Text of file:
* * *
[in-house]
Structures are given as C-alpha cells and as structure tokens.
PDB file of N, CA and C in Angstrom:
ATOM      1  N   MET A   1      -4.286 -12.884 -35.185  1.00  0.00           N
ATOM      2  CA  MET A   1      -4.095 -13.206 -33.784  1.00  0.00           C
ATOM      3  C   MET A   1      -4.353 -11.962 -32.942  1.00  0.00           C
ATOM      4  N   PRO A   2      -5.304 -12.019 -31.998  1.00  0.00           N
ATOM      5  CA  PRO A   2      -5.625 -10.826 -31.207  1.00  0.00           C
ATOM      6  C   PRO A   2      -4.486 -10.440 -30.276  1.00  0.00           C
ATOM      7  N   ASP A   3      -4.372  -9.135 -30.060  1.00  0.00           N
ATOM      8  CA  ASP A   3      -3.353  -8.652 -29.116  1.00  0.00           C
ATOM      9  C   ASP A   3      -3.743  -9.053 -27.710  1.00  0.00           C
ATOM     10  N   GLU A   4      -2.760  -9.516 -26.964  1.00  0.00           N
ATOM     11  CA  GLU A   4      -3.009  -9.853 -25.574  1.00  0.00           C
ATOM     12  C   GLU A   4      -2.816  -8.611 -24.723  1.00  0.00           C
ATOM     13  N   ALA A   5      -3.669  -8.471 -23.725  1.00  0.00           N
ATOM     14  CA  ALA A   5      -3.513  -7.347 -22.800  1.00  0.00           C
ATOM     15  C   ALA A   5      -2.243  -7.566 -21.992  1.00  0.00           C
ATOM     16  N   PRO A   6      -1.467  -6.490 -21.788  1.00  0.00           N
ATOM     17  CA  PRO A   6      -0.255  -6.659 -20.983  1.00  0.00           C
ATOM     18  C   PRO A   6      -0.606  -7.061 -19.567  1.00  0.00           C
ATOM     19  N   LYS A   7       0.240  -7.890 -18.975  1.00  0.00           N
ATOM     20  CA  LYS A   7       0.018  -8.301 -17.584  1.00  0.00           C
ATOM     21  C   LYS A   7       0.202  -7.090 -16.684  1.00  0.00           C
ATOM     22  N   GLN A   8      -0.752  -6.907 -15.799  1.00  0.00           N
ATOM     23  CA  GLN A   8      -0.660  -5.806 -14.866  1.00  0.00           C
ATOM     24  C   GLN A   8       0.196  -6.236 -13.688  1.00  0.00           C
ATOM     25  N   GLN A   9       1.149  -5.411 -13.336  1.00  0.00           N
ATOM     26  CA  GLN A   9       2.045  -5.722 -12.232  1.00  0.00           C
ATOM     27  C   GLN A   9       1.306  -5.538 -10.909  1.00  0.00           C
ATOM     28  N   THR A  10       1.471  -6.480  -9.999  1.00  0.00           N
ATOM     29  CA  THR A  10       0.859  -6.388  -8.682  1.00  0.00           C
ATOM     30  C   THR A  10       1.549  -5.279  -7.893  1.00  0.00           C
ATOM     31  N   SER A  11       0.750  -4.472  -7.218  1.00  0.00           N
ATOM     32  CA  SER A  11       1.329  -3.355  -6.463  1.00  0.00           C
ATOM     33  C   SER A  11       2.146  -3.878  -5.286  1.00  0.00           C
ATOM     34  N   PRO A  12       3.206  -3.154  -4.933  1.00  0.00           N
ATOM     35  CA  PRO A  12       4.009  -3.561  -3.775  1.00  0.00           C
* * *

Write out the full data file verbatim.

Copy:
[in-house]
Structures are given as C-alpha cells and as structure tokens.
PDB file of N, CA and C in Angstrom:
ATOM      1  N   MET A   1      -4.286 -12.884 -35.185  1.00  0.00           N
ATOM      2  CA  MET A   1      -4.095 -13.206 -33.784  1.00  0.00           C
ATOM      3  C   MET A   1      -4.353 -11.962 -32.942  1.00  0.00           C
ATOM      4  N   PRO A   2      -5.304 -12.019 -31.998  1.00  0.00           N
ATOM      5  CA  PRO A   2      -5.625 -10.826 -31.207  1.00  0.00           C
ATOM      6  C   PRO A   2      -4.486 -10.440 -30.276  1.00  0.00           C
ATOM      7  N   ASP A   3      -4.372  -9.135 -30.060  1.00  0.00           N
ATOM      8  CA  ASP A   3      -3.353  -8.652 -29.116  1.00  0.00           C
ATOM      9  C   ASP A   3      -3.743  -9.053 -27.710  1.00  0.00           C
ATOM     10  N   GLU A   4      -2.760  -9.516 -26.964  1.00  0.00           N
ATOM     11  CA  GLU A   4      -3.009  -9.853 -25.574  1.00  0.00           C
ATOM     12  C   GLU A   4      -2.816  -8.611 -24.723  1.00  0.00           C
ATOM     13  N   ALA A   5      -3.669  -8.471 -23.725  1.00  0.00           N
ATOM     14  CA  ALA A   5      -3.513  -7.347 -22.800  1.00  0.00           C
ATOM     15  C   ALA A   5      -2.243  -7.566 -21.992  1.00  0.00           C
ATOM     16  N   PRO A   6      -1.467  -6.490 -21.788  1.00  0.00           N
ATOM     17  CA  PRO A   6      -0.255  -6.659 -20.983  1.00  0.00           C
ATOM     18  C   PRO A   6      -0.606  -7.061 -19.567  1.00  0.00           C
ATOM     19  N   LYS A   7       0.240  -7.890 -18.975  1.00  0.00           N
ATOM     20  CA  LYS A   7       0.018  -8.301 -17.584  1.00  0.00           C
ATOM     21  C   LYS A   7       0.202  -7.090 -16.684  1.00  0.00           C
ATOM     22  N   GLN A   8      -0.752  -6.907 -15.799  1.00  0.00           N
ATOM     23  CA  GLN A   8      -0.660  -5.806 -14.866  1.00  0.00           C
ATOM     24  C   GLN A   8       0.196  -6.236 -13.688  1.00  0.00           C
ATOM     25  N   GLN A   9       1.149  -5.411 -13.336  1.00  0.00           N
ATOM     26  CA  GLN A   9       2.045  -5.722 -12.232  1.00  0.00           C
ATOM     27  C   GLN A   9       1.306  -5.538 -10.909  1.00  0.00           C
ATOM     28  N   THR A  10       1.471  -6.480  -9.999  1.00  0.00           N
ATOM     29  CA  THR A  10       0.859  -6.388  -8.682  1.00  0.00           C
ATOM     30  C   THR A  10       1.549  -5.279  -7.893  1.00  0.00           C
ATOM     31  N   SER A  11       0.750  -4.472  -7.218  1.00  0.00           N
ATOM     32  CA  SER A  11       1.329  -3.355  -6.463  1.00  0.00           C
ATOM     33  C   SER A  11       2.146  -3.878  -5.286  1.00  0.00           C
ATOM     34  N   PRO A  12       3.206  -3.154  -4.933  1.00  0.00           N
ATOM     35  CA  PRO A  12       4.009  -3.561  -3.775  1.00  0.00           C